The Null Device
Posts matching tags 'zines'
Independent comic of the day: Hackney: The Comic. A four-page mostly monochromatic meditation on memory and subjective history and love letter to the area of East London:
What is the 90s? What does it represent? What was its zeitgeist? This is the tricky part. See, hipsters in the 90s thought that they'd figured out a way to position themselves as the first generation ever which wouldn't, in retrospect, look as ridiculous as previous generations. They thought they'd secure their place by ironically fixating on 70s retro (thus sparing themselves from having to create too much of their own destined-to-be-dated material) as well as adapting the language of a hyper-conscious, self-aware man-outside-of-his-time, narrated as glibly as possible, as a way of ironically distancing themselves from their own stances.The list itself starts off with "Authenticity" (and also takes in "Smog" and "Wobbly Camera As Authentic/Gritty Device") and ends with "Bare Midriffs", and includes the likes of "Generation X", "The Greatest Generation", "Grrls" (not to mention "Straight Edge", "Reclaiming The Night" and "Reclaiming Our Bodies/Empowerment"), several variants on "Aggrieved White Males", "Madonna-ology", "lower case spelling", "Wiggers", "Nerd Chic", "Misogyny Chic" and "Blue Collar Chic":
33. The End of Heroin Chic
The Shame: One of the few genuinely intelligent, smart trends in the mid-90s was the belated recognition that heroin is a good drug, overturning decades of hippie oppression and prejudice. We have Kurt Cobain and Trainspotting, a movie whose mediocrity is less important than the positive message it sent, to thank for that. Sadly, some people - we won't mention any RIVER PHOENIX names here, but a few LAYNE STANLEY guys couldn't handle CHRIS FARLEY their shit, making it tough for the rest of us, while other KATE MOSS people, again names THE EXILE we won't mention, functioned RUSH LIMBAUGH just fine while floating on the great poppy. Sadly, a combination of weak-willed celebrities, Ben Stiller's Permanent Midnight and 9/11 ended this brief dawn of reason. Now we are back in the Dark Ages of cocaine chic. Frankly, we'd rather drink beer than do coke.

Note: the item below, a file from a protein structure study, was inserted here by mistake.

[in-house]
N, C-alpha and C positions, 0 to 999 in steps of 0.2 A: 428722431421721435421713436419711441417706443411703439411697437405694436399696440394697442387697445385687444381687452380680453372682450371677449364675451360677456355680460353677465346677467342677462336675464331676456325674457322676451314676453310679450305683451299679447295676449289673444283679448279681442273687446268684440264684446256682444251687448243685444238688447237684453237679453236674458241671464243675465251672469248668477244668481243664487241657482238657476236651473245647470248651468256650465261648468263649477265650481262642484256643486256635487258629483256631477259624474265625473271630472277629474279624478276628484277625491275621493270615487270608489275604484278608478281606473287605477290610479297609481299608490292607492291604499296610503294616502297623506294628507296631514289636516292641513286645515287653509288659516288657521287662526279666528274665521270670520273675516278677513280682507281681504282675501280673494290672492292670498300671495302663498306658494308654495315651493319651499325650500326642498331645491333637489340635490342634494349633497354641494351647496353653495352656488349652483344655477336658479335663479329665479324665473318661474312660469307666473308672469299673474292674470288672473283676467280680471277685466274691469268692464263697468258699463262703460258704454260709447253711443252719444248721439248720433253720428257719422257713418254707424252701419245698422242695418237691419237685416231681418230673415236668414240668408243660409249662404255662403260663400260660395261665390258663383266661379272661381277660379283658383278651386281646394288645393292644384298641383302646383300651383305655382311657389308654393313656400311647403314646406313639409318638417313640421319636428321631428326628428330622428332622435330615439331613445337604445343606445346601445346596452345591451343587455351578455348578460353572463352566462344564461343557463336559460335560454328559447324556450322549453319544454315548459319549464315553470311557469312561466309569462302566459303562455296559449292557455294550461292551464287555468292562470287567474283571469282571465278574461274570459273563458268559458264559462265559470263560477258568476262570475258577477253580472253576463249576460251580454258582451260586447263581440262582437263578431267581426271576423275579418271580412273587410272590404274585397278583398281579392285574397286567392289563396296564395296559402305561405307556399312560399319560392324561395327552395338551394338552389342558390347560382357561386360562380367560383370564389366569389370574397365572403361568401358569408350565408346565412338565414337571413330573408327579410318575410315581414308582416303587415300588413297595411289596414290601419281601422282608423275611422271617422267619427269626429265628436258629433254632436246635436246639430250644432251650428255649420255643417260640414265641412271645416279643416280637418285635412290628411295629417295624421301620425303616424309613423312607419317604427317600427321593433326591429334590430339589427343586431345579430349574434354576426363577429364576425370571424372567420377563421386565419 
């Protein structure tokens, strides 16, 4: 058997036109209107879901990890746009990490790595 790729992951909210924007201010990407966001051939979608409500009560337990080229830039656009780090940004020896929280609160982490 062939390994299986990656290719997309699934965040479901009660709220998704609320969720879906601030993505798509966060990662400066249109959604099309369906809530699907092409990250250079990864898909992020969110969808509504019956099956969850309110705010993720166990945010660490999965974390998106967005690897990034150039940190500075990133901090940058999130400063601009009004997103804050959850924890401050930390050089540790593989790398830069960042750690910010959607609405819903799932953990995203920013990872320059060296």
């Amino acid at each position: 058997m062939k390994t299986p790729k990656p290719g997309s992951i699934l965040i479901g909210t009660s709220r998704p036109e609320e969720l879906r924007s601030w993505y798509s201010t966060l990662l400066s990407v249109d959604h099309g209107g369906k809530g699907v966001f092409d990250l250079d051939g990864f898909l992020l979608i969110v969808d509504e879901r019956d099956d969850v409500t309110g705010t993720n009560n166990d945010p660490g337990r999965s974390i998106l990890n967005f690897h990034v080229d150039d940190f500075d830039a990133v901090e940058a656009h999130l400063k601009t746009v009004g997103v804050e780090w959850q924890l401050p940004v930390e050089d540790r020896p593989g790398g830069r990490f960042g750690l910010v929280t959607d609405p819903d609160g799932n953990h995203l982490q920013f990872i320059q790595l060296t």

The Sham:In the ultra-segmented scene of the 90s, being fat, ugly and socially retarded wasn't an impediment to being hip. You just had to wear lots of layers of black gauze to hide the blubber, get some prominent piercings and paint spider webs on your eyelids and, voila! You were a scary, alienated Goth! A whole bevy of bands competed for your attention, including Pretty Hate Machine, NIN, and Marilyn Manson, and the evening news might even do a segment featuring people who look just like you and the decline of American values or the dangers of Columbine - even though Klebold and Harris hated Goths.
63. Being Gay
The Sham:In college, most American girls of the 90's went through their obligatory BUG (bisexual until graduation) phase, which segued for more daring ones into their stripper phase. Gays became so big that even one of the Friends' star's mother had a lesbo tryst, and everyone had to have a gay neighbor to spice up their lives. Clinton made promoting gays in the military his first priority - and his liberal agenda was essentially destroyed by that. No matter, gays went bourgeois anyway, they didn't really need most of the liberal stuff anymore, not the help-the-poor/minorities crap anyway. Then 9/11 happened. A source who lives in Noe Valley told the eXile that within a year of 9/11, Noe Valley was transformed from the Dyke Quarter of San Francisco to the Baby Stroller Capital. Who'd-a-thunk.
73. Missing Children
The Sham:According to the National Center for Exploited and Missing Children, guess how many are "long-term" kidnapped by strangers every year? 20,000? 10,000? It's gotta be a lot, considering all the alarmist attention it gets. Welp, we got news for you: only 115 children are kidnapped in America each year, out of a population of 300,000,000. And about 100 children are kidnapped and murdered each year. In other words, NO ONE WANTS TO SOCKET-FUCK YOUR HAIRLESS CHILD'S STRANGLED CORPSE. Does that disappoint you? Statistically, your child has an infinitely higher chance of growing up to be a convicted sex offender than he does of getting kidnapped and killed by one. But you don't want to believe that your child, or you, are doomed to a life of never being stalked. So instead you'll pamper and protect your child and instill him with so many worries and complexes that when he grows up, he'll have this weird, tingly feeling every time he sees a vulnerable, hairless child left alone beside a car wash...